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Zoom like a Rockstar- UPDATED!

Sound your best, whether you're a voice actor recording commercials, a content creator making a podcast or just doing a presentation for work!

Since the pandemic, Zoom has become a way of life. Even as the world settles in on a "new normal", you'll likely still be using the tool for some portion of your work or personal life. But for voice actors, podcasters, and media companies alike, sounding your best is as important as looking your best! Here are some important settings and best practices to make sure you're in top form! If you're a voice actor and need help sorting out how to best work with Zoom while using Source Connect, stay tuned for my next "Demystifying Source Connect for Voice Actors and Beyond" class.

Out of the gate, Zoom is designed to clean up your audio. It assumes you're talking into a laptop, tablet or phone, and treats the audio under-the-hood to polish things up. It optimizes your audio to remove background noise, fix echo issues, and more. But this isn't always desirable- especially for those of us working in audio and video. The resulting processed sound is cleaned up nicely- but degraded tremendously. So how do we fix this?

The Zoom settings under the preferences window

ZOOM Settings

These changes should be made no matter which situation you're using it for.

  1. Click on the settings for Audio.

  2. Speaker: this is where you choose where you'll hear audio from other participants. The default for laptops is your built-in speaker, or headphones plugged into your computer. This can be changed easily for other situations.

  3. Microphone: this is how you're voice is being sent down the line. Again, this defaults to your laptop mic and switches over to a headphone mic (Apple earbuds, etc) when connected. (More on this under specific applications later).

  4. Next you'll notice a checkbox labelled "Zoom Optimized Audio". This is where Zoom is processing your audio the most. This will be UNchecked now.

  5. Below that check box you'll notice "Original sound for musicians (recommended for studio environments)". We want to select this! This removes all of the noise cancelling and level adjusting Zoom was doing, so that you can send a more high fidelity sound. There are some sub-menus to look at next.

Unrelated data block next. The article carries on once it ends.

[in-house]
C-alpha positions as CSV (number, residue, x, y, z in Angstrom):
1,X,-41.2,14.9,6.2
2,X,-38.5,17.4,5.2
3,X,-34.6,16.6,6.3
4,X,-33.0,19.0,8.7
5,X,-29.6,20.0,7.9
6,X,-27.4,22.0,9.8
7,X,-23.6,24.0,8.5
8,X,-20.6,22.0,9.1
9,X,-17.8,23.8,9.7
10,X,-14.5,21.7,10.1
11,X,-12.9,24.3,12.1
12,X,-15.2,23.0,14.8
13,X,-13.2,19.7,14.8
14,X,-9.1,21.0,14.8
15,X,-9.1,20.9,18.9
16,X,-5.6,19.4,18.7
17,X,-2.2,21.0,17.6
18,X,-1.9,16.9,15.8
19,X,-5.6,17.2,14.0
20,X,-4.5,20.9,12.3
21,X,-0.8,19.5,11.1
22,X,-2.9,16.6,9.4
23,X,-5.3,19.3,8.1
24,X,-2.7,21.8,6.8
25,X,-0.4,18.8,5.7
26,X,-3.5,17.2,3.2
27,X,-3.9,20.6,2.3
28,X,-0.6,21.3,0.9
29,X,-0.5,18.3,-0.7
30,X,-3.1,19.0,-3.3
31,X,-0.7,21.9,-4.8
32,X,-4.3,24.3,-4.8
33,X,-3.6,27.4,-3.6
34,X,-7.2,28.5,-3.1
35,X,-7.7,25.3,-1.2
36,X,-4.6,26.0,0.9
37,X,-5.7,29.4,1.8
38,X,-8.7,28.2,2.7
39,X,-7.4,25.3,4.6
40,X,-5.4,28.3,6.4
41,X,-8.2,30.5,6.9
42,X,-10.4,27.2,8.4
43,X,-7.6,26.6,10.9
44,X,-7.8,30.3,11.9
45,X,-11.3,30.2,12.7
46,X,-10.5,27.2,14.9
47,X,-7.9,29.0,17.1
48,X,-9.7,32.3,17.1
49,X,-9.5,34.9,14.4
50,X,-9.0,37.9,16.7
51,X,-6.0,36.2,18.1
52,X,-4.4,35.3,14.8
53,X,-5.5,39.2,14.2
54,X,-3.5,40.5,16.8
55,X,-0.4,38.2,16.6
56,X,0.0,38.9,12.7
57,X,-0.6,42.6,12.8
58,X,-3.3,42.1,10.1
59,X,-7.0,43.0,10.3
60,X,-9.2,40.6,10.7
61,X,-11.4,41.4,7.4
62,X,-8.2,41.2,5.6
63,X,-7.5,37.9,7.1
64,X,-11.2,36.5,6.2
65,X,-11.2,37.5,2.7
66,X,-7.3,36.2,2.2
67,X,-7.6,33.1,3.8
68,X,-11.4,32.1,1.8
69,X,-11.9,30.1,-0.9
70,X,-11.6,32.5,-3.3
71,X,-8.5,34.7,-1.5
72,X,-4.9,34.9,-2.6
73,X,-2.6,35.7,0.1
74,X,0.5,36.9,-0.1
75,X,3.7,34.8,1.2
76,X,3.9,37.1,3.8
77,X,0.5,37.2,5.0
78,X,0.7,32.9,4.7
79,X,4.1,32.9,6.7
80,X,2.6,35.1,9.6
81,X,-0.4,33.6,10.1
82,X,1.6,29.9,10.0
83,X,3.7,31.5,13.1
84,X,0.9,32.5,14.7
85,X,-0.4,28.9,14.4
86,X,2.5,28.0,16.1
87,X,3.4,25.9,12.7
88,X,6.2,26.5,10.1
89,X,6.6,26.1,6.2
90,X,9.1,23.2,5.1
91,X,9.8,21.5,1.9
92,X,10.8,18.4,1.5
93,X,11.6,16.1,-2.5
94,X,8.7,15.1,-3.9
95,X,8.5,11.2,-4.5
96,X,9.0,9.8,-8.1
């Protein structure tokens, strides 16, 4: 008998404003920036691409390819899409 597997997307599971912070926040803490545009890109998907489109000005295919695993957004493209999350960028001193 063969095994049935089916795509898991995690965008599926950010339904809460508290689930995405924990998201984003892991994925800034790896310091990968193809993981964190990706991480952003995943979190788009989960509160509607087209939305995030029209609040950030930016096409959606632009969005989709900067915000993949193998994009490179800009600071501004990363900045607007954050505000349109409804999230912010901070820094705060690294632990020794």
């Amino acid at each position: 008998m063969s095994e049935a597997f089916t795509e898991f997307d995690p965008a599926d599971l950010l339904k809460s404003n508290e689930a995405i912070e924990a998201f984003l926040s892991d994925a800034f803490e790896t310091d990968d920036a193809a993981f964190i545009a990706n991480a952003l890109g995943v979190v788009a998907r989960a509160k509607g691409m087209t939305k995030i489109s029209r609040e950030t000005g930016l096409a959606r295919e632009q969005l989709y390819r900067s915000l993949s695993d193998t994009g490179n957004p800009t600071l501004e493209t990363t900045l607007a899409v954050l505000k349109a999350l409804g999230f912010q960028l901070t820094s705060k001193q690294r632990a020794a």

6. You now want to select High-Fidelity music mode. As per Zoom, it "optimizes Zoom audio for highest quality music. It can increase CPU utilization and consume greater network bandwidth. For best results, an ethernet connection (not wifi) is strongly recommended. " Those not sure about connecting ethernet to their computer should read here.

  7. Next you'll see Echo cancellation. I keep this unchecked, as I am generally in headphones when I'm using Zoom- and you should be too!

  8. The next box is tricky, because it depends on what you're working on. Stereo Audio will also eat up more bandwidth and allow you to play stereo music down the line. There used to be a problem: if you're using an audio interface like a Scarlett Solo, selecting this option would mean your listeners are only hearing you in their left ear, since your microphone is probably in input 1! However, a recent update to Zoom allows you to now choose a specific input from your interface! This is a big deal, and fixes the "only one ear" issue.

  9. Below this are ringtone and advanced settings that aren't relevant to this conversation.

  10. Here is one last but very important step: once you're IN your Zoom meeting, you'll notice in the upper left hand corner a green shield and check mark. Next to it, you should see the words "Original Sound for Musicians: On". If it says "Off", click it to turn it on so that Zoom is using all of the settings we just made! Y0u should check this every time you start a meeting.

You are now set up for really good audio to your Zoom meetings! But it is critical to remember to wear headphones when doing this. Next I want to focus on setups for different scenarios.

This is not a time to be tech-timid! The tools that got us through the pandemic are here to stay, and you might as well know how to use them to their fullest!

You're a Voice Actor

Oddly enough, when I record actors via Source Connect, Source Connect Now or other services, I have them join Zoom in video only mode. I send the clients on Zoom down the Source Connect feed, so all of the audio arrives from a place I can control (muting clients during takes, etc). This also eliminates echoing back because you're on Zoom and Source Connect at the same time. On a directed job, your engineer will tell you how they prefer to work. If you don't need audio on Zoom, simply choose not to connect it when it asks. But for other projects that are directed over Zoom and you're recording on your end, here is how you want to work: